I always look for opportunities to go out with my telescope around the new moon. The allure of the dark, clear skies was calling me last night, and having booked the following day off work, I resolved to head up to my dark-sky location for sundown and prepare for a night of stargazing.
One thing I was planning on doing for the first time last night, however, was to make my first attempt at doing drawings of my observations. I’ve prepared a sketchbook to make observations and take notes in.
I started with Jupiter.
In my initial drawing at 9:25 PM, the Great Red Spot wasn’t visible. Later in the night, approximately at 11:30, it was there! Note, I added the name of the jovian moons later when I was able to confirm their positions using Stellarium (https://stellarium.org/)
Later I did Saturn.
Again, using Stellarium, I was able to identify the moons. Titan is very bright. Here is a screenshot from Stellarium (you have to put in the date and time of the observation and the program shows you the moons positions)
Staying in Sagittarius, I moved on to M8, the Lagoon Nebula. It was my first time observing it. My drawing simply doesn’t do it justice. It is a breathtaking nebula and star-cluster.
My diagram below shows other targets I was hoping to observe. A tree got in the way of some, but I also had amazing views of the Trifid Nebula, M22 (beautiful globular cluster) NGC 6638, M28 and the Small Sagittarius Star Cloud.
Another drawing I did that I am fairly pleased with is of M27, The Dumbbell Nebula.
Again with notes of other objects I observed in ths part of the sky (Between Sagitta and Vulpecula)
My experience taught me that doing good sketches of these objects is rather time-consuming. I felt that there wasn’t enough time to do drawings that would do what I was seeing justice. I will be doing astro-sketching again in the future, but I think from now on I will select one object to do a drawing of per night out, I simply prefer to enjoy the observing.
As summer progresses, I am getting better and better views of the Andromeda galaxy. it is SPECTACULAR. It alone almost warrants buying a higher focal-length eyepiece. Temptation! Last night was also the first time I have observed M33, The Triangulum galaxy.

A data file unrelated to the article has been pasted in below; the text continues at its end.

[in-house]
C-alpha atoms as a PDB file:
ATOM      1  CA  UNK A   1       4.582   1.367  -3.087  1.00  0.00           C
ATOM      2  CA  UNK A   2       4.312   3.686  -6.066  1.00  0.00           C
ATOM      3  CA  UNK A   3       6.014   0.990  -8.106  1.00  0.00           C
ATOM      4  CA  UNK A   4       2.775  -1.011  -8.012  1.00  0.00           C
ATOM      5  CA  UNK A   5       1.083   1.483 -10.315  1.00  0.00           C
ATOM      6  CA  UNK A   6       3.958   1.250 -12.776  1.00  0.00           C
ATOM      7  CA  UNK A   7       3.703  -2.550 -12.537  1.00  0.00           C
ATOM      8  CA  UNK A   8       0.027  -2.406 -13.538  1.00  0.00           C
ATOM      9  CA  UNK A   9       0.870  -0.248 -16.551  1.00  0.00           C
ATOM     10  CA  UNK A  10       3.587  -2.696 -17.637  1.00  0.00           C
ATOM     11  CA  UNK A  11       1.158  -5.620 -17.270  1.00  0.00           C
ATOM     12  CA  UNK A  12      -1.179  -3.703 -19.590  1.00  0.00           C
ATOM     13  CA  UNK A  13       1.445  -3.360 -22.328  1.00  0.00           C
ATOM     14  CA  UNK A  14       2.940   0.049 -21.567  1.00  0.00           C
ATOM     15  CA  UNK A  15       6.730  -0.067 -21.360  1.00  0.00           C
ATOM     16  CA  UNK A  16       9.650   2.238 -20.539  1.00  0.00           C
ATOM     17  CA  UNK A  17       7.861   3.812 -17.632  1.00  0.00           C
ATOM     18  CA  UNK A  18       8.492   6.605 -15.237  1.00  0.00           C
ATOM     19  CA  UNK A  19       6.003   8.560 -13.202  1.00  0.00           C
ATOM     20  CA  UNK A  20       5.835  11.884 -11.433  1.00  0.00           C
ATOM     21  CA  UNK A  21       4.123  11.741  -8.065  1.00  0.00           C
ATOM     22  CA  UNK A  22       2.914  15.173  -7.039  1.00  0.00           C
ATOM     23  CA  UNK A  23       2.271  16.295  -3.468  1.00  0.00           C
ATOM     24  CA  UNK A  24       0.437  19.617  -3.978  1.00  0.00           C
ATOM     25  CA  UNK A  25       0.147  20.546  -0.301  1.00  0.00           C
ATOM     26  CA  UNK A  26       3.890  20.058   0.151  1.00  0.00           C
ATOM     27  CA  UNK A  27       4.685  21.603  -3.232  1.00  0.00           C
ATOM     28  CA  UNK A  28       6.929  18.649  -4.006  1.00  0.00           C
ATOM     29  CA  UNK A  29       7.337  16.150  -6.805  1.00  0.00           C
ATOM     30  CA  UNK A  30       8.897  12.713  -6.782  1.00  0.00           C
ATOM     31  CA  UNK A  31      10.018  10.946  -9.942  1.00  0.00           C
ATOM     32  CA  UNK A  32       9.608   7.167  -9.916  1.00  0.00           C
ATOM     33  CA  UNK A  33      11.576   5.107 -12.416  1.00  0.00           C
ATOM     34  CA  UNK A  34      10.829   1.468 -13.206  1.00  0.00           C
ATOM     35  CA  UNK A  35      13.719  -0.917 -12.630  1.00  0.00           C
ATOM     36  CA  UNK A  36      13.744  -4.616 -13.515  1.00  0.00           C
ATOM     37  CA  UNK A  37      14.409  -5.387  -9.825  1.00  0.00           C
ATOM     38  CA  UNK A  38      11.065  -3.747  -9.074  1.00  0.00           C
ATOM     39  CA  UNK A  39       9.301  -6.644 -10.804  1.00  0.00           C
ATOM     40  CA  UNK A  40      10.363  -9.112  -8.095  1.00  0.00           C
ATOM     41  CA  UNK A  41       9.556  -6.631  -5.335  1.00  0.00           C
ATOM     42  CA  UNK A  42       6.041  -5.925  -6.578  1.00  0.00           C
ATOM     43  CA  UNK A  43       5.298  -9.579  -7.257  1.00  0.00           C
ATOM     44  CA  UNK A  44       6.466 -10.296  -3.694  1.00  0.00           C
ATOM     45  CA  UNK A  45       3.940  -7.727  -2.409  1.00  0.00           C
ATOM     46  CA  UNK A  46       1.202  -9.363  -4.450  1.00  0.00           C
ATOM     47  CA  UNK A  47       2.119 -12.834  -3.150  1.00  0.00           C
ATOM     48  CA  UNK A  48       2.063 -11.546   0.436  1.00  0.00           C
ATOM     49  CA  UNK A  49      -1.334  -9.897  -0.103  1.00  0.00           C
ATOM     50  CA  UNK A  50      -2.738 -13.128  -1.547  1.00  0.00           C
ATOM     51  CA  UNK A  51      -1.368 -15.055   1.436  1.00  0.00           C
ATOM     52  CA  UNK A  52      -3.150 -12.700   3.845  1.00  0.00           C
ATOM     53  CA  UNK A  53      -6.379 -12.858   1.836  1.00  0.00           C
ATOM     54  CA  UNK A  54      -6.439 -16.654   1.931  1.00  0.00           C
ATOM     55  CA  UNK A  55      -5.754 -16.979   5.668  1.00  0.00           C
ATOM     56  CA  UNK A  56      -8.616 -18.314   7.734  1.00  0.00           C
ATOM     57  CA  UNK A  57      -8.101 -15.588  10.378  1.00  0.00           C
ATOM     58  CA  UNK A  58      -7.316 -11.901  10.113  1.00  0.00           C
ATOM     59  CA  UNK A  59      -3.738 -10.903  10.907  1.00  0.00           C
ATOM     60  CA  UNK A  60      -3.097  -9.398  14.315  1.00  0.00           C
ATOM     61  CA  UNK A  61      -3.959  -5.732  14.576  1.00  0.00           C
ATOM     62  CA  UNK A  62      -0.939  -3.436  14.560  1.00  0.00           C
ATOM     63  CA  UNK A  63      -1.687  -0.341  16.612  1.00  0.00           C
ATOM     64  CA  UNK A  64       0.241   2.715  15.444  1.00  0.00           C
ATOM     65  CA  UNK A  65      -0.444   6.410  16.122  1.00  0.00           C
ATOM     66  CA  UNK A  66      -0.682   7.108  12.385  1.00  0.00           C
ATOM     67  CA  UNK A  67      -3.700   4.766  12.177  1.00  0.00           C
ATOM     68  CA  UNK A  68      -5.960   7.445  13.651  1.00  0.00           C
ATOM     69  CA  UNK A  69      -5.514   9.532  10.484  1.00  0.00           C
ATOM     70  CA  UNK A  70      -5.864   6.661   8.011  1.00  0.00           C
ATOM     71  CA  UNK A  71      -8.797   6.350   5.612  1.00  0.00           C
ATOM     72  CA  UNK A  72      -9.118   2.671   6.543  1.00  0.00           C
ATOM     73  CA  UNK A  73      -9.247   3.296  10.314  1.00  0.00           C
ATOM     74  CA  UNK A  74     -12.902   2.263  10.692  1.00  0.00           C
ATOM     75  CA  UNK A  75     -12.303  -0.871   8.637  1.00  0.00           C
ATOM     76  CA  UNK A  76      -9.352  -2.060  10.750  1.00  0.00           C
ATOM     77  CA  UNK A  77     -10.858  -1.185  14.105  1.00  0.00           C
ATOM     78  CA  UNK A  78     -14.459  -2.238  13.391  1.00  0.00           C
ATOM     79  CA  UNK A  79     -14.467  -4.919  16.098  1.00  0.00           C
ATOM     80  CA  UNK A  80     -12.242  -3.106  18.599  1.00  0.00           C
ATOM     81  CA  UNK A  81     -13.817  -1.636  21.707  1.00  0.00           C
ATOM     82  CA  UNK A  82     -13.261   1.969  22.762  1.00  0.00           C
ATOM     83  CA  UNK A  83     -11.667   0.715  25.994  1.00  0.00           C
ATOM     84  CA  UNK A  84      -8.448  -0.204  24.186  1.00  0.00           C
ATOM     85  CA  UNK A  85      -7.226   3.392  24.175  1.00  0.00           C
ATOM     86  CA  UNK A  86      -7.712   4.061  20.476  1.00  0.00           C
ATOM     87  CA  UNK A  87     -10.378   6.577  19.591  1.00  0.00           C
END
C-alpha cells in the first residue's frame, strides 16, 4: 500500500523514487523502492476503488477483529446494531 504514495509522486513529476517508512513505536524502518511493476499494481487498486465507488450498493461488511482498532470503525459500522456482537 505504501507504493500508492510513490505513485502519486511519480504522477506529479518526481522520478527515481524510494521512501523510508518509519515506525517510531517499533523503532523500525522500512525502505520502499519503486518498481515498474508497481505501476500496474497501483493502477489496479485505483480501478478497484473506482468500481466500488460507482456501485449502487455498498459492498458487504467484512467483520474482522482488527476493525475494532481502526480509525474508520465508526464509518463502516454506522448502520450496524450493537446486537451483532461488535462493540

After what seems like weeks on end without any clear skies, last night the clouds finally scattered and I was able to bring the telescope out onto the balcony for a bit of limited observing. The moon is nearly full, and from within a class 6 Bortle zone, things are going to be that much more difficult. However, I feel at this point I have nearly perfected my technique for collimating my 10-inch dob, with the help of the laser collimator. I plugged in the primary-mirror fan, and waited for it to get darker.
I started the night of observing with NGC 2281, the Broken Heart Cluster. Here I tested out my 2-inch X2 barlow to double the magnification of my 26mm wide-view eyepiece. That closer look made it easier to get in closer to the central little knot of stars.
Next I wanted to see if I could spot my old favorites M81 and M82. After some quick searching (and again being reminded by how much I dislike the laser red-dot finder) I found them.
This screenshot only approximates the view through the telescope. But even with a near full-moon, from city skies, I could still make out some details in M81. In M82 also I could just make out some of the central structure of this starburst galaxy. Of course the view above is flipped upside down through the scope, so that through the 26mm eyepiece, the Cigar galaxy (M82) is on the left and M81 is on the right. A little ways west of these and I could just make out NGC 3077 (pictured here at the top of this screenshot from Stellarium).
And on to new discoveries. The next galaxy I wanted to spot is a bit further west and much farther out into space than the M81 group. From the Alhaud V and 26 Ursa-Majoris pair of stars, I headed north to HIP 46168 and HIP45836. Just a bit west of these is also HIP 45965, and there was the faint-fuzzy I was after, NGC 2841, The Tiger’s Eye Galaxy.
Stellarium truly is an excellent guide to the amateur astronomer who may be observing some of these objects for the first time. I can’t wait to get a chance in the next couple weeks, hopefully, when the moon will be waning and rising very late at night, so that I can head out to my dark sky site and make better observations of these.
My goodness. I almost forgot to mention, I also saw ISS through the scope this night! The ISS app on my phone alerted me that there would be a flyover in the next 5 minutes, So I was ready. When it appeared, I had an easy time spotting the bright slow moving space-station in the scope and following it for a bit. Of course, with it’s rapid motion, it was difficult to make out any structural detail. Would I have been able to even if it had been stationary?
So tonight I got the opportunity to take out my new scope again, to the same spot up in Masham where we went last time. Another night spent freezing my ass off, but well worth it. Once I got out there, I was amazed once again by the ease of carrying and setting up in the right spot. I was only out about a 100 yards or so in the field from the road, and 3 trips was all it took to get all my gear out there. The only two parts that are a bit more on the heavy side are the dobsonian mount and the bucket with the mirror. The secondary mirror assembly is light as a feather, as are the truss-tubes. As daylight faded, I installed the laser red-dot viewfinder (which I’m not really fond of) and had it aligned with the scope.